London Quads Singles to be Competitive Event

Israel’s Noam Gershony, a former combat helicopter pilot, is ranked No. 3 in the world in the quad singles division. He aims to challenge established players for gold at London 2012. 07 Jun 2012
A picture of a man in a wheelchair playing tennis.

Israel's Noam Gershony plays a forehand earlier in the year at the Australian Open.

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“I think it is one of the closest to able-bodied sports and there is an amazing level of players on the tour.”

Great Britain’s Peter Norfolk and USA’s David Wagner have finished atop the podium in the Wheelchair Tennis quads singles and doubles competitions at the last two Paralympic Games, but Noam Gershony, a former Israeli helicopter pilot, is ready to crack the podium at London 2012.

The 29-year-old is heading to his first Paralympics ranked No. 3 in the world in the quads classification, and he said the route to London has been exhausting, yet at the same time worth every minute.

“I am not ruling out a gold medal even though I may lack experience,” Gershony said. “First of all, I am happy to get there and I will have fun. I have not been playing long so I enjoy every new experience and I just remind myself it’s only a game and it’s fun.”

The right-handed hitter has climbed the Wheelchair Tennis charts quickly after picking up the game just six years ago.

In 2006, Gershony was the sole survivor of a helicopter crash in the Second Lebanon War that left him paralyzed. He started playing tennis as part of his rehabilitation in Tel Aviv, despite having just five tennis lessons total in his life before the crash.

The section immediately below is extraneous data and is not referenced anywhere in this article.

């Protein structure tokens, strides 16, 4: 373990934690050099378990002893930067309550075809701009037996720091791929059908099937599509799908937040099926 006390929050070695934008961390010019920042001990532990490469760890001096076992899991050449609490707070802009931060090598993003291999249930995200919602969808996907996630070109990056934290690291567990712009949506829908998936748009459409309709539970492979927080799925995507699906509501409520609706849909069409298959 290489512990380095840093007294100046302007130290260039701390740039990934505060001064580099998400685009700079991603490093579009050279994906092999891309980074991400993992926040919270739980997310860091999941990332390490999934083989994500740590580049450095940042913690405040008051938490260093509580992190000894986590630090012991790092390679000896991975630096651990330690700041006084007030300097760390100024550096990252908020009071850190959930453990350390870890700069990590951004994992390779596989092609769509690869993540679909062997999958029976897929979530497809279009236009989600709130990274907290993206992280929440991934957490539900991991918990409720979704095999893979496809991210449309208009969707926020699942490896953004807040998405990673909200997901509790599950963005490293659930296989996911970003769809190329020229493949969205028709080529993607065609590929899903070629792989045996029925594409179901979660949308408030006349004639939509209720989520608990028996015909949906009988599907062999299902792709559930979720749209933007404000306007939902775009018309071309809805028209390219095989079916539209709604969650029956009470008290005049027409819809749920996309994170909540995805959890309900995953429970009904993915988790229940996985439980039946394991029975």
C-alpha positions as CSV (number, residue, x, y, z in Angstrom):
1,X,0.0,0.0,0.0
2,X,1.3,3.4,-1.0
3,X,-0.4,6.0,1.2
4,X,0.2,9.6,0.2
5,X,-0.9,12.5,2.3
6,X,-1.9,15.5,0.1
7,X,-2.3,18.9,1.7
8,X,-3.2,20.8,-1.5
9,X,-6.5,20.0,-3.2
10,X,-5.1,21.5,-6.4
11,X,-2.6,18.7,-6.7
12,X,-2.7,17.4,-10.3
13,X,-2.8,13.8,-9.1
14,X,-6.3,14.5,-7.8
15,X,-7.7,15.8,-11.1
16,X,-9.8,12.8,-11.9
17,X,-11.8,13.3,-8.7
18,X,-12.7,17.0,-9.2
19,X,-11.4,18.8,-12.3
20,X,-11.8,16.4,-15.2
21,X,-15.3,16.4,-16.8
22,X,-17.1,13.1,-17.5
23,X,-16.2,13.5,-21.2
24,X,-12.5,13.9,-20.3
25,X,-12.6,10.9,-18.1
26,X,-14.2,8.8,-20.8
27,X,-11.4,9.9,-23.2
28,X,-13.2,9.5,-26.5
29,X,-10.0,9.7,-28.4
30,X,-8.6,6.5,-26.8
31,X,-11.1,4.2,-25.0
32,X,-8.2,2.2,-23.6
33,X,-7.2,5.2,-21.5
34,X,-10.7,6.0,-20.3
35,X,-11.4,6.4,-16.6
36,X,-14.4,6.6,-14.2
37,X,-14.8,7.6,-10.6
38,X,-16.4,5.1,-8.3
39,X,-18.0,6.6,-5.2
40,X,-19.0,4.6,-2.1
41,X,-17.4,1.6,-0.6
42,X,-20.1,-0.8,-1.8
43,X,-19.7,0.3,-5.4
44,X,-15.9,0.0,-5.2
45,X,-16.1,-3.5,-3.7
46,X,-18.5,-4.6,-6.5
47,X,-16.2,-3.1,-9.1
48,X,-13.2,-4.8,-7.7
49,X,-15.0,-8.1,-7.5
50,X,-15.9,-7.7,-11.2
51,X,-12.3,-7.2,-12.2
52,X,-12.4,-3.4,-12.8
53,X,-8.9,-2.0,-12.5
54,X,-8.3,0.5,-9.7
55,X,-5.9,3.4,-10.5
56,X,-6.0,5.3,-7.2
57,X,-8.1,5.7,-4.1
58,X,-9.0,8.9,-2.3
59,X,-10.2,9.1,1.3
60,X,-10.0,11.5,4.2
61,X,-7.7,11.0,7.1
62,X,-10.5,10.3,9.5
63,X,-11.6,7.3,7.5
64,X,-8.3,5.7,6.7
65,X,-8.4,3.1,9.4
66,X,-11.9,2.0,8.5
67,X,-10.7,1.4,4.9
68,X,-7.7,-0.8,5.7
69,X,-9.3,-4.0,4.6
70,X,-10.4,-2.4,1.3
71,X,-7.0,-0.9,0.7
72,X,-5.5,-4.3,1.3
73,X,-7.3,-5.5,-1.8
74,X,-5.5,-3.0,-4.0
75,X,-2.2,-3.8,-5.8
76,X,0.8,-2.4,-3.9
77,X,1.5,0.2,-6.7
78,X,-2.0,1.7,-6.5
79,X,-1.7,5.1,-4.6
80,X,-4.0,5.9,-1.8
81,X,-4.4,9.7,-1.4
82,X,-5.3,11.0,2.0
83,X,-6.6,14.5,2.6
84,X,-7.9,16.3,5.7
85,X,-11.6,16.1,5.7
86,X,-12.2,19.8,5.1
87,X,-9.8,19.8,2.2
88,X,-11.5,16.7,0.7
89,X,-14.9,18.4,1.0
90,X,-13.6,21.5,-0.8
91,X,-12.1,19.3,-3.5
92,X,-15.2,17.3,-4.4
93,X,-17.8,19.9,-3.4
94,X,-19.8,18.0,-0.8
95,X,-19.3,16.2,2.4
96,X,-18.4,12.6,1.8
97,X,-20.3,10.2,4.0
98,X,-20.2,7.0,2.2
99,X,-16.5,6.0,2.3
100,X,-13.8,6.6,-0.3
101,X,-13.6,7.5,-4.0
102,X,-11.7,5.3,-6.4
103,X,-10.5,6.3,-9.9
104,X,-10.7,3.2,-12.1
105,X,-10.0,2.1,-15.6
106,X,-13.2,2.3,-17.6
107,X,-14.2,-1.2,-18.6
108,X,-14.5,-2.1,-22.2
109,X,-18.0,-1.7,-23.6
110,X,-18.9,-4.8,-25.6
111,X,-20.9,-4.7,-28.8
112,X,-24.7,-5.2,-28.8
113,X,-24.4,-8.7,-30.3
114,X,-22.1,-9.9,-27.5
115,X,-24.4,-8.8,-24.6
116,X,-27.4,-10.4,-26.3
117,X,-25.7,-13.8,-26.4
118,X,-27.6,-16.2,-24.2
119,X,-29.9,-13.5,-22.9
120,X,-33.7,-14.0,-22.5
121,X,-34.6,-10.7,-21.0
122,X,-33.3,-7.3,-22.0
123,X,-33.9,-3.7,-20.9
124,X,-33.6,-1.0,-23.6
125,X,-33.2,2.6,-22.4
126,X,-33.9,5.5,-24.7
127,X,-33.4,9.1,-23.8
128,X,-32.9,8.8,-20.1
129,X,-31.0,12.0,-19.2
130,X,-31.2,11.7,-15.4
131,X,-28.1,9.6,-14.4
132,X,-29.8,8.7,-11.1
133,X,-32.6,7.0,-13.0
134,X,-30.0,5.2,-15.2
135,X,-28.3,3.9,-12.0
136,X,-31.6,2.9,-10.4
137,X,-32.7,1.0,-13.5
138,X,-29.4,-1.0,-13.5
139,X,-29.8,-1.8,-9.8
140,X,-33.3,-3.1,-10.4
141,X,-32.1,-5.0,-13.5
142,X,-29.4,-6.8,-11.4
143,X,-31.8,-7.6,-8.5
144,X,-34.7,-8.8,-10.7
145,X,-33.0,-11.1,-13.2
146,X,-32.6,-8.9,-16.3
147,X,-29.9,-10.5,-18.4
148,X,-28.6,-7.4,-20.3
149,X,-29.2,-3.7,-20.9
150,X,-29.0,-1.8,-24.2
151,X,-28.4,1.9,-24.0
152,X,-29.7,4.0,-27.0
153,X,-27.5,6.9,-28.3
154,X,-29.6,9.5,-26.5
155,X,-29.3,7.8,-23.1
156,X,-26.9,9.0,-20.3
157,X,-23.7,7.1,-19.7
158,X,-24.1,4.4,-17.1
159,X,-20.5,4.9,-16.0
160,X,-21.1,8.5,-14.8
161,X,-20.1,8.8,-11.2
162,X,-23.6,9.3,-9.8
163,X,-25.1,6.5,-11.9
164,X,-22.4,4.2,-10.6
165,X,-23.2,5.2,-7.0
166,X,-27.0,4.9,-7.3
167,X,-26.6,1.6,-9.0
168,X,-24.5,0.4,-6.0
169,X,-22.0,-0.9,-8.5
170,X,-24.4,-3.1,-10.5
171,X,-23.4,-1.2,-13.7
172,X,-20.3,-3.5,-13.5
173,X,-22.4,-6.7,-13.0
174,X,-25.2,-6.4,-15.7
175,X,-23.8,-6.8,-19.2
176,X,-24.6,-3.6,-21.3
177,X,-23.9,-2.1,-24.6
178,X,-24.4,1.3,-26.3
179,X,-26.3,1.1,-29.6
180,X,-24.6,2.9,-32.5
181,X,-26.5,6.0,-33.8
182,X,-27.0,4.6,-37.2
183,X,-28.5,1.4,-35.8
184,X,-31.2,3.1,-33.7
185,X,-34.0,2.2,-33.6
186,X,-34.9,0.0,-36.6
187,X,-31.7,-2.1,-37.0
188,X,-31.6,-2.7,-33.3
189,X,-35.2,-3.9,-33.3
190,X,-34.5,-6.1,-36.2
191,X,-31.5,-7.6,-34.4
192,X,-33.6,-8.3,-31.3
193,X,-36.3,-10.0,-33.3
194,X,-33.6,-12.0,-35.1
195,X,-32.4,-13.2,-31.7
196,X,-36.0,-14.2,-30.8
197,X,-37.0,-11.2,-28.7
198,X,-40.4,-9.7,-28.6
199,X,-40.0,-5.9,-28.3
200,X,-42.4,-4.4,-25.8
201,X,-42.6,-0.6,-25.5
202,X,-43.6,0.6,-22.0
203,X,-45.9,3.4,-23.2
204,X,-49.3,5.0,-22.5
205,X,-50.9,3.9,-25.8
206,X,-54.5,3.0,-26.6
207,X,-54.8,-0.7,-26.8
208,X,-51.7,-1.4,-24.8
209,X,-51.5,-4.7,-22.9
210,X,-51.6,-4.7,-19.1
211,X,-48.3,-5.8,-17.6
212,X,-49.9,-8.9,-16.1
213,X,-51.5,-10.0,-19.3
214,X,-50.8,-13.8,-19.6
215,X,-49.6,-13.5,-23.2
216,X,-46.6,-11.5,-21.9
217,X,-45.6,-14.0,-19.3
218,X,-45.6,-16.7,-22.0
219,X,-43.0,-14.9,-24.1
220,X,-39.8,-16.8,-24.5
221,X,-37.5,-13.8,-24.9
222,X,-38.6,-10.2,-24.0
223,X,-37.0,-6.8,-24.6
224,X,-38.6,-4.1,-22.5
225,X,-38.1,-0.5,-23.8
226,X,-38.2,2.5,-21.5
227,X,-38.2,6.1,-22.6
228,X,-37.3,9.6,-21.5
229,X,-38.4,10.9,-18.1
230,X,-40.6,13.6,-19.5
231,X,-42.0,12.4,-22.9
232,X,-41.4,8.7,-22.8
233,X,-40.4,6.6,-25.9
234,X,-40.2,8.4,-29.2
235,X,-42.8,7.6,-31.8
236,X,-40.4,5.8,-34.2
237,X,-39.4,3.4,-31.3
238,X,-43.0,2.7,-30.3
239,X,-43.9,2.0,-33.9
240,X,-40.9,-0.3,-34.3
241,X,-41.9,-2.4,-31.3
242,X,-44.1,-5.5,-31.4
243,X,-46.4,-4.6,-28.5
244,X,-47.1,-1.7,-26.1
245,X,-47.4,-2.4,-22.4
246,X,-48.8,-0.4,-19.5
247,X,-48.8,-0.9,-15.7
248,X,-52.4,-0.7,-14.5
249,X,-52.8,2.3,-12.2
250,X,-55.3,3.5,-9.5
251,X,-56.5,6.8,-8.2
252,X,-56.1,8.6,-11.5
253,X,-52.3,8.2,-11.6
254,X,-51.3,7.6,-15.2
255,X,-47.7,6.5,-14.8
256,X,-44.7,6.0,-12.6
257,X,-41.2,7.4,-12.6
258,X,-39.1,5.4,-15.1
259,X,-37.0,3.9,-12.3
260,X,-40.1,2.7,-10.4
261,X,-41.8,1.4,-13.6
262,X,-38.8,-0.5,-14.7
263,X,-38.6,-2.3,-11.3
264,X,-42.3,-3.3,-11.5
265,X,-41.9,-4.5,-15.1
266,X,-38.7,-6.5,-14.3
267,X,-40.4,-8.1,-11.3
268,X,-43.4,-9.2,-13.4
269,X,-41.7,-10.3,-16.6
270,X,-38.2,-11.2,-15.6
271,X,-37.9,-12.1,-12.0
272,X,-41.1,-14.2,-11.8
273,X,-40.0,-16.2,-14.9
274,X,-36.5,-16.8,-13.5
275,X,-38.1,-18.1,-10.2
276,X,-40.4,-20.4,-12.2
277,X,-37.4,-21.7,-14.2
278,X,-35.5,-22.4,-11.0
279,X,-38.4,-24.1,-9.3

“My co-pilot got killed and I was severely injured with broken bones,” Gershony said. “This gave me good perspective on what could have been.

“I almost got killed. I must make the most of it and make my life worth living and try to do good.”

Gershony has already had a breakout 2012 on the court, and it is only June.

He won the quad singles competition at both January’s Sydney International Wheelchair Open and March’s Pensacola Open, following up a top finish at last November’s NEC Wheelchair Tennis Masters tournament in Belgium.

To date he has compiled a career singles record of 67-21 and doubles mark of 24-15, though he knows his competition will be at its highest in London.

“Peter has more experience and has already done it twice before, and he will have home crowd. I hope I am not drawn against him,” Gershony said. “Then, David Wagner is always hard to beat.”

Gershony said he likes to keep his life balanced and in perspective, and he devotes most of his time to training and teaching mathematics to underprivileged children.

Wheelchair Tennis is what always keeps his energy rolling.

“I think it is one of the closest to able-bodied sports and there is an amazing level of players on the tour,” Gershony said.

“I hope to represent country in the best way I can and bring my ‘A’ game. It will be my first time to play in front of big crowd, and so I hope that it will not affect me in a bad way. Friends and family will also come and see me play for the first time so I hope not to disappoint them and the spectators.”

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